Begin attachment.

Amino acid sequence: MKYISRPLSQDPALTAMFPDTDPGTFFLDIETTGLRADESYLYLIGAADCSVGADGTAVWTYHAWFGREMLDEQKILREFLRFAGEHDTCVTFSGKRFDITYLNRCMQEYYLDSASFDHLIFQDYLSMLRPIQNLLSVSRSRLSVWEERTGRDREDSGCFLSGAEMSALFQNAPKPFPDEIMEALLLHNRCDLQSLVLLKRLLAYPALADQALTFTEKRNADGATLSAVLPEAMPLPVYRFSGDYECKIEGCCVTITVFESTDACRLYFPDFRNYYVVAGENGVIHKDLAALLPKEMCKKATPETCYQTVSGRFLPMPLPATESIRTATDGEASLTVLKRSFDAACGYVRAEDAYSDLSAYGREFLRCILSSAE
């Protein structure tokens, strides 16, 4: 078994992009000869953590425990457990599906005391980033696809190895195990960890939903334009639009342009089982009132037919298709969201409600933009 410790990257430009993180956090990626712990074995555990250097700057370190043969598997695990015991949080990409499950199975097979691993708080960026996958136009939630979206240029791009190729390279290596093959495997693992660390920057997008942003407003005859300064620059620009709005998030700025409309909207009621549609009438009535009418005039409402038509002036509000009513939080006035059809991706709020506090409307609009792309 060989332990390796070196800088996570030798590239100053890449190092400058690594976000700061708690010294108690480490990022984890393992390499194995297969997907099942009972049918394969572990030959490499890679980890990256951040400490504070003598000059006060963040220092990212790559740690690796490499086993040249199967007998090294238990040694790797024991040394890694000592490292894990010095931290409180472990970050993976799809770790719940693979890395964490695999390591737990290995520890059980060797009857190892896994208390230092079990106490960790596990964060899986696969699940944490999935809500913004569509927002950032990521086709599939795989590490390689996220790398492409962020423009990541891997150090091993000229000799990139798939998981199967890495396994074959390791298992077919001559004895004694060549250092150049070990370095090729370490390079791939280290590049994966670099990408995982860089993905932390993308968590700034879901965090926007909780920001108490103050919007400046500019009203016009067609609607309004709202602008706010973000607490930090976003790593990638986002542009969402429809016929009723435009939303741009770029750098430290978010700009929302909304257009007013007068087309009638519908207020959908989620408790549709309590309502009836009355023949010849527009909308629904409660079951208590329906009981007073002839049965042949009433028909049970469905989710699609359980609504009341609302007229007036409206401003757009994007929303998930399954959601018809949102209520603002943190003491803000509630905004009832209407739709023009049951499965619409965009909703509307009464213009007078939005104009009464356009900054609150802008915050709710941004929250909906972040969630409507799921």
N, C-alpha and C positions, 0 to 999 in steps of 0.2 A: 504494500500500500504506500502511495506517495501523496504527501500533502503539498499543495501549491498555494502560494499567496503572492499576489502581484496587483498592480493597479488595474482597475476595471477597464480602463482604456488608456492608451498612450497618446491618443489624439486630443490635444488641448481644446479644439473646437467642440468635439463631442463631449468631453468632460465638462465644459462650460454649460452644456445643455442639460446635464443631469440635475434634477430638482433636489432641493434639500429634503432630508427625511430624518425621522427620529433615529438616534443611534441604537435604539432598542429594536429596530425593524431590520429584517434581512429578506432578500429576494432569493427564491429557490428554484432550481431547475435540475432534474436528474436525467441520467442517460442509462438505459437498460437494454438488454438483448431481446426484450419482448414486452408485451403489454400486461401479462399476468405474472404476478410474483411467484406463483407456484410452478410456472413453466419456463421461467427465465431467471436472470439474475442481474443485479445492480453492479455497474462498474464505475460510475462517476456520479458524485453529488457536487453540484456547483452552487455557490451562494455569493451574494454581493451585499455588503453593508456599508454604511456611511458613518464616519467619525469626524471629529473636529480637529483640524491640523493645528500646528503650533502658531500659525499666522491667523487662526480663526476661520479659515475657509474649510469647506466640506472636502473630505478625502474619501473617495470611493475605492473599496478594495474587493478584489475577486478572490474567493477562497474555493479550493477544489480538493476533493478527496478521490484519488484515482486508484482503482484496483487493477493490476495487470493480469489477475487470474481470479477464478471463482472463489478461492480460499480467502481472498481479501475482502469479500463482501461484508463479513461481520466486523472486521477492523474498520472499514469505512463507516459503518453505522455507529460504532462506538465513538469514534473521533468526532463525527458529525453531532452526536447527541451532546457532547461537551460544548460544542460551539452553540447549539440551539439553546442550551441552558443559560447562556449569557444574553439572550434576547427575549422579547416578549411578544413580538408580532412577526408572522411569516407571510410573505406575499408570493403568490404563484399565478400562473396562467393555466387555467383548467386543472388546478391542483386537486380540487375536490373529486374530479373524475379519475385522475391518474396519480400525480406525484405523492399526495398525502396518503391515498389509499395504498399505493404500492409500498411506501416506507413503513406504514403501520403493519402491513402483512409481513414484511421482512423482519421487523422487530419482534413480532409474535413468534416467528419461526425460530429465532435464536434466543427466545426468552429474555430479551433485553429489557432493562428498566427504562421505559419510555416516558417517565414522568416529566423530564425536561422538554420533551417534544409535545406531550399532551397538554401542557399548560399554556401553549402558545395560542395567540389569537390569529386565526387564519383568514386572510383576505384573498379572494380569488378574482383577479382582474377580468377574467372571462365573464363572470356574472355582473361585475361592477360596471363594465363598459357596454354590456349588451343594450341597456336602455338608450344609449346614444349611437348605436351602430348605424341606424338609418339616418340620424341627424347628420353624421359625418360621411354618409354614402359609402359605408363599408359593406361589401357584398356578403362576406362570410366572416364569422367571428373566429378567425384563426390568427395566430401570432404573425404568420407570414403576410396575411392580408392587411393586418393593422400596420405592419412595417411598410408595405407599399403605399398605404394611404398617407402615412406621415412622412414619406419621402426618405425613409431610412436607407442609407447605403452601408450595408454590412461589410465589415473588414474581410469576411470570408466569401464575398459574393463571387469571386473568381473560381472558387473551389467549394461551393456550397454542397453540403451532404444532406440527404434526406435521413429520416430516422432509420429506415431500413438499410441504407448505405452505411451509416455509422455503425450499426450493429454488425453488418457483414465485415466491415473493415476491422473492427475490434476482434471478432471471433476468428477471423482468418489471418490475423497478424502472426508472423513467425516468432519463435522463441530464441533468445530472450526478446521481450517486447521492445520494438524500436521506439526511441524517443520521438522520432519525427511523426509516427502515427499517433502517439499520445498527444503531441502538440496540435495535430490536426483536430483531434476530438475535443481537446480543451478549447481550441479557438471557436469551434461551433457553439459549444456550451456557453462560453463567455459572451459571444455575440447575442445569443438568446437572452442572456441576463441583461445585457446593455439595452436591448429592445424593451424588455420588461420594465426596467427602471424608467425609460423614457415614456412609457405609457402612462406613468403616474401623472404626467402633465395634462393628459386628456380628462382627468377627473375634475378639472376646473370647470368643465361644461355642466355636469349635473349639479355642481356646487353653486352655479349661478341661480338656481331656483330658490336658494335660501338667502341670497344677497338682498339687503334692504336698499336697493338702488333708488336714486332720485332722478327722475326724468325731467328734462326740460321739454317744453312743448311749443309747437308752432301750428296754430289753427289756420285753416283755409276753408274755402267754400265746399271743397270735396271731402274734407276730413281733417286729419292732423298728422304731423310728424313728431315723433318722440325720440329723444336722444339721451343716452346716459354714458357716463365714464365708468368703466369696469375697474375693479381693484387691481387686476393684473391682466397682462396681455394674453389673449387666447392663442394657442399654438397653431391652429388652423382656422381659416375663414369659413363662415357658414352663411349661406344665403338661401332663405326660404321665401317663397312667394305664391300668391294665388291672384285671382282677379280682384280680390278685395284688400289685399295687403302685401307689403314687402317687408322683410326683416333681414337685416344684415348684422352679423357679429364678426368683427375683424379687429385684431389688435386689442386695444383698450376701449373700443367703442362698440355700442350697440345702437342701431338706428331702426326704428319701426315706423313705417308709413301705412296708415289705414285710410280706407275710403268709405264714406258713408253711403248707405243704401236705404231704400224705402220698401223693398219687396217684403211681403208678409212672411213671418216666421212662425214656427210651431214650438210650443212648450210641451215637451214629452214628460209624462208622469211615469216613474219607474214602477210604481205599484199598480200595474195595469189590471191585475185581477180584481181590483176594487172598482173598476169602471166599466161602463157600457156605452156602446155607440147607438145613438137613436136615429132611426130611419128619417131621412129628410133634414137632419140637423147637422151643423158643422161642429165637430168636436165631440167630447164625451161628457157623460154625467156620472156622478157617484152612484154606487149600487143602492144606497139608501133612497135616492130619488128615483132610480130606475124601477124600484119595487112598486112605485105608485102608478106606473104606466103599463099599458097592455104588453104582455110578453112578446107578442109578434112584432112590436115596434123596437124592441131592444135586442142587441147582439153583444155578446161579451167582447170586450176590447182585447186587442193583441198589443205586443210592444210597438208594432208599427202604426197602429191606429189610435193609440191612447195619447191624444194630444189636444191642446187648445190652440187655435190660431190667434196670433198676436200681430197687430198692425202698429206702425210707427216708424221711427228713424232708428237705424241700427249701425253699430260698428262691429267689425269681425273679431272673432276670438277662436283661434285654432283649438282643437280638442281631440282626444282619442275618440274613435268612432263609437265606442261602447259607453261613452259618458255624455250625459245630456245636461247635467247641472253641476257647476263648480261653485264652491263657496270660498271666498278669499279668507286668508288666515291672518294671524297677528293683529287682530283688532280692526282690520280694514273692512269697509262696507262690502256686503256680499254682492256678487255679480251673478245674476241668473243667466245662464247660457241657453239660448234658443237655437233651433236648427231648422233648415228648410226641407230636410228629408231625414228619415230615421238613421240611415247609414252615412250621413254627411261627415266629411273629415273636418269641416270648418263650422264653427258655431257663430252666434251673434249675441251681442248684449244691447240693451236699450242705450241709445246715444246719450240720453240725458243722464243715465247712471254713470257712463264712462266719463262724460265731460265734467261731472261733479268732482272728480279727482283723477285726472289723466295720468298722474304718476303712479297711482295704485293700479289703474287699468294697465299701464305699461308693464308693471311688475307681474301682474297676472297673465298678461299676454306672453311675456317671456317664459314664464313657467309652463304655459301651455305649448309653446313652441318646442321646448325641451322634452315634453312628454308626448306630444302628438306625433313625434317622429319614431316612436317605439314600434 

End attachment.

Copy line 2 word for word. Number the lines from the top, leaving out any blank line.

């Protein structure tokens, strides 16, 4: 078994992009000869953590425990457990599906005391980033696809190895195990960890939903334009639009342009089982009132037919298709969201409600933009 410790990257430009993180956090990626712990074995555990250097700057370190043969598997695990015991949080990409499950199975097979691993708080960026996958136009939630979206240029791009190729390279290596093959495997693992660390920057997008942003407003005859300064620059620009709005998030700025409309909207009621549609009438009535009418005039409402038509002036509000009513939080006035059809991706709020506090409307609009792309 060989332990390796070196800088996570030798590239100053890449190092400058690594976000700061708690010294108690480490990022984890393992390499194995297969997907099942009972049918394969572990030959490499890679980890990256951040400490504070003598000059006060963040220092990212790559740690690796490499086993040249199967007998090294238990040694790797024991040394890694000592490292894990010095931290409180472990970050993976799809770790719940693979890395964490695999390591737990290995520890059980060797009857190892896994208390230092079990106490960790596990964060899986696969699940944490999935809500913004569509927002950032990521086709599939795989590490390689996220790398492409962020423009990541891997150090091993000229000799990139798939998981199967890495396994074959390791298992077919001559004895004694060549250092150049070990370095090729370490390079791939280290590049994966670099990408995982860089993905932390993308968590700034879901965090926007909780920001108490103050919007400046500019009203016009067609609607309004709202602008706010973000607490930090976003790593990638986002542009969402429809016929009723435009939303741009770029750098430290978010700009929302909304257009007013007068087309009638519908207020959908989620408790549709309590309502009836009355023949010849527009909308629904409660079951208590329906009981007073002839049965042949009433028909049970469905989710699609359980609504009341609302007229007036409206401003757009994007929303998930399954959601018809949102209520603002943190003491803000509630905004009832209407739709023009049951499965619409965009909703509307009464213009007078939005104009009464356009900054609150802008915050709710941004929250909906972040969630409507799921």